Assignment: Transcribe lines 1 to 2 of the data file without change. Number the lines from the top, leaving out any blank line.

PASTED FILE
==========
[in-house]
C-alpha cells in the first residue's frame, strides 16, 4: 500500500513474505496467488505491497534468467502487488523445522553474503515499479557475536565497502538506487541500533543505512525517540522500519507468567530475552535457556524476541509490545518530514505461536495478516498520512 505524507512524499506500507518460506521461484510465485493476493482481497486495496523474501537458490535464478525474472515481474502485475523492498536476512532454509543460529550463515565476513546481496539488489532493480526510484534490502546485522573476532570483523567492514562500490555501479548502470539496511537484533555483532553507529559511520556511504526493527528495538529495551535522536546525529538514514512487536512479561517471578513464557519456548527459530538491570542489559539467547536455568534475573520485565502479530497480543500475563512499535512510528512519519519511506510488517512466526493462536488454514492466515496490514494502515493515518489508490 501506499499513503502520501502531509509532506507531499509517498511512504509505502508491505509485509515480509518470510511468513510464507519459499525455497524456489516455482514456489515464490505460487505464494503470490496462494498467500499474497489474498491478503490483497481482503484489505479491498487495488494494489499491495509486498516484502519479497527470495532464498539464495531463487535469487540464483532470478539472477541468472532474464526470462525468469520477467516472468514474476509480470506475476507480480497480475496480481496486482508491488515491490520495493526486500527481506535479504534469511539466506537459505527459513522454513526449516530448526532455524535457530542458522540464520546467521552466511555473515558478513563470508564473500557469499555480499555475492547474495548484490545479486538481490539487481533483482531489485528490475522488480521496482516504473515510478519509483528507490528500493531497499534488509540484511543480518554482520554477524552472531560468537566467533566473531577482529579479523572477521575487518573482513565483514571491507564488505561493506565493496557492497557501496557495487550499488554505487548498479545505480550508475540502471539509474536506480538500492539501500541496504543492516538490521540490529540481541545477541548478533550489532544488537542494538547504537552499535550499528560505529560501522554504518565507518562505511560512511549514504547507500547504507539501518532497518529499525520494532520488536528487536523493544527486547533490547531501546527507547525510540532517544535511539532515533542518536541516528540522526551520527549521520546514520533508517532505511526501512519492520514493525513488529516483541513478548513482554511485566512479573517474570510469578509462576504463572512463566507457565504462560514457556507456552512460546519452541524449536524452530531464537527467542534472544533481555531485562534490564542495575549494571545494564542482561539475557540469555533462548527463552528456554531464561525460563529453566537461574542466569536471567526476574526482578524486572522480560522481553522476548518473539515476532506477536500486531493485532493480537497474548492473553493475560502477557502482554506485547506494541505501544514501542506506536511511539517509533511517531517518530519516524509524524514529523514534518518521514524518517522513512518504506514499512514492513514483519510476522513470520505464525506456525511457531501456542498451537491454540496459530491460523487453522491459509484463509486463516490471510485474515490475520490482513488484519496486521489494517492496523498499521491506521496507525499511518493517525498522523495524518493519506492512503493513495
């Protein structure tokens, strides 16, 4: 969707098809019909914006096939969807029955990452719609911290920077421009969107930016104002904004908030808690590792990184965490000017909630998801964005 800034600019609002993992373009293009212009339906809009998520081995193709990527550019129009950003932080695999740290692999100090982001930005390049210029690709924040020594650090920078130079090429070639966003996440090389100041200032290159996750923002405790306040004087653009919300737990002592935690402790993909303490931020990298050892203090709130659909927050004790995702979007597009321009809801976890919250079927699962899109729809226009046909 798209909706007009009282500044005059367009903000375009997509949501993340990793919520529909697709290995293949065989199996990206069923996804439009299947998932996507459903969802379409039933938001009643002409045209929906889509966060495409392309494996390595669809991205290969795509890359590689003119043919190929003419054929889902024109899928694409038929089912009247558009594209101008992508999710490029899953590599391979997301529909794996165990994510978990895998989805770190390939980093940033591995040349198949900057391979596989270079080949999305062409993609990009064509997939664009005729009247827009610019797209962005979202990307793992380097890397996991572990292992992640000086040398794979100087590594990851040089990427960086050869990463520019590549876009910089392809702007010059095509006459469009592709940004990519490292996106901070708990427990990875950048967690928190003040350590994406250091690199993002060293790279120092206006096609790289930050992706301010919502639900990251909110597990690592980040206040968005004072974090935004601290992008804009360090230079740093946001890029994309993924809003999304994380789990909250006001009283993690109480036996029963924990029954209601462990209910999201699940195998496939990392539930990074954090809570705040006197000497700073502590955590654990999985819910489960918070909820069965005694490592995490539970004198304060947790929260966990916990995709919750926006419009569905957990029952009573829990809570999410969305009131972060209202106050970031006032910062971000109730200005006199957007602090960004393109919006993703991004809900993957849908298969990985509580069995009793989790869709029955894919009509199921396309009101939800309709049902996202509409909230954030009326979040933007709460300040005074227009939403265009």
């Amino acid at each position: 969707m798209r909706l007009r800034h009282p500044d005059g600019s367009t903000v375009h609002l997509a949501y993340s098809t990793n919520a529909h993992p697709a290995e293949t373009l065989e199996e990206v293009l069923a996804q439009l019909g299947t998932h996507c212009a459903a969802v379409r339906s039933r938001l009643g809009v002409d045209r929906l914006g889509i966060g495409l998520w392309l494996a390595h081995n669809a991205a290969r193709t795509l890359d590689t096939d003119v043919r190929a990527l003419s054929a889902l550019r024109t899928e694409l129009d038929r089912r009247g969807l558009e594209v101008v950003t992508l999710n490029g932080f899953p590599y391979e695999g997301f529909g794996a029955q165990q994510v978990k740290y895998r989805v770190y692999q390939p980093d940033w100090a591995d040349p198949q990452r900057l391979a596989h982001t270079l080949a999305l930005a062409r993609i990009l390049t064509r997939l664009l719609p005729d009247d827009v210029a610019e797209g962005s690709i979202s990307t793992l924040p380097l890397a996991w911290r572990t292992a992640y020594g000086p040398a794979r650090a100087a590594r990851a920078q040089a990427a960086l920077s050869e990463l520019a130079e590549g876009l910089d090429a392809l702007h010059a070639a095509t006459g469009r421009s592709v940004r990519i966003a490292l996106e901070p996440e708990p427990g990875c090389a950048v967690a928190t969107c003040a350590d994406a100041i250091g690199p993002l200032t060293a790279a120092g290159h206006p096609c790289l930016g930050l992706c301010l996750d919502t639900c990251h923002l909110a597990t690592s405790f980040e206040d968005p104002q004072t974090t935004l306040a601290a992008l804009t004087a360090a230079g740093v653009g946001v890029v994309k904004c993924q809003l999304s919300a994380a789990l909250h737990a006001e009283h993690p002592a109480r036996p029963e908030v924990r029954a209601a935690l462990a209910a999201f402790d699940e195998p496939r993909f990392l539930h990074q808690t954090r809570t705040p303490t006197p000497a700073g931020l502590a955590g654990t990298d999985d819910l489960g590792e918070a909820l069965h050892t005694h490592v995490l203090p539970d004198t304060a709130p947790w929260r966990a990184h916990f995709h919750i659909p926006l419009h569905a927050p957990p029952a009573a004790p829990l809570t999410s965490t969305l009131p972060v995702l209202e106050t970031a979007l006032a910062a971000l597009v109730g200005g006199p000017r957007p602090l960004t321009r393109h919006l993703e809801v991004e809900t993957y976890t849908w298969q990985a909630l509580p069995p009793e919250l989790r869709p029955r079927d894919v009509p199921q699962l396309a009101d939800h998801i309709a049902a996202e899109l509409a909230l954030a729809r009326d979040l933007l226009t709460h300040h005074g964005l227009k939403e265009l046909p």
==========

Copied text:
[in-house]
C-alpha cells in the first residue's frame, strides 16, 4: 500500500513474505496467488505491497534468467502487488523445522553474503515499479557475536565497502538506487541500533543505512525517540522500519507468567530475552535457556524476541509490545518530514505461536495478516498520512 505524507512524499506500507518460506521461484510465485493476493482481497486495496523474501537458490535464478525474472515481474502485475523492498536476512532454509543460529550463515565476513546481496539488489532493480526510484534490502546485522573476532570483523567492514562500490555501479548502470539496511537484533555483532553507529559511520556511504526493527528495538529495551535522536546525529538514514512487536512479561517471578513464557519456548527459530538491570542489559539467547536455568534475573520485565502479530497480543500475563512499535512510528512519519519511506510488517512466526493462536488454514492466515496490514494502515493515518489508490 501506499499513503502520501502531509509532506507531499509517498511512504509505502508491505509485509515480509518470510511468513510464507519459499525455497524456489516455482514456489515464490505460487505464494503470490496462494498467500499474497489474498491478503490483497481482503484489505479491498487495488494494489499491495509486498516484502519479497527470495532464498539464495531463487535469487540464483532470478539472477541468472532474464526470462525468469520477467516472468514474476509480470506475476507480480497480475496480481496486482508491488515491490520495493526486500527481506535479504534469511539466506537459505527459513522454513526449516530448526532455524535457530542458522540464520546467521552466511555473515558478513563470508564473500557469499555480499555475492547474495548484490545479486538481490539487481533483482531489485528490475522488480521496482516504473515510478519509483528507490528500493531497499534488509540484511543480518554482520554477524552472531560468537566467533566473531577482529579479523572477521575487518573482513565483514571491507564488505561493506565493496557492497557501496557495487550499488554505487548498479545505480550508475540502471539509474536506480538500492539501500541496504543492516538490521540490529540481541545477541548478533550489532544488537542494538547504537552499535550499528560505529560501522554504518565507518562505511560512511549514504547507500547504507539501518532497518529499525520494532520488536528487536523493544527486547533490547531501546527507547525510540532517544535511539532515533542518536541516528540522526551520527549521520546514520533508517532505511526501512519492520514493525513488529516483541513478548513482554511485566512479573517474570510469578509462576504463572512463566507457565504462560514457556507456552512460546519452541524449536524452530531464537527467542534472544533481555531485562534490564542495575549494571545494564542482561539475557540469555533462548527463552528456554531464561525460563529453566537461574542466569536471567526476574526482578524486572522480560522481553522476548518473539515476532506477536500486531493485532493480537497474548492473553493475560502477557502482554506485547506494541505501544514501542506506536511511539517509533511517531517518530519516524509524524514529523514534518518521514524518517522513512518504506514499512514492513514483519510476522513470520505464525506456525511457531501456542498451537491454540496459530491460523487453522491459509484463509486463516490471510485474515490475520490482513488484519496486521489494517492496523498499521491506521496507525499511518493517525498522523495524518493519506492512503493513495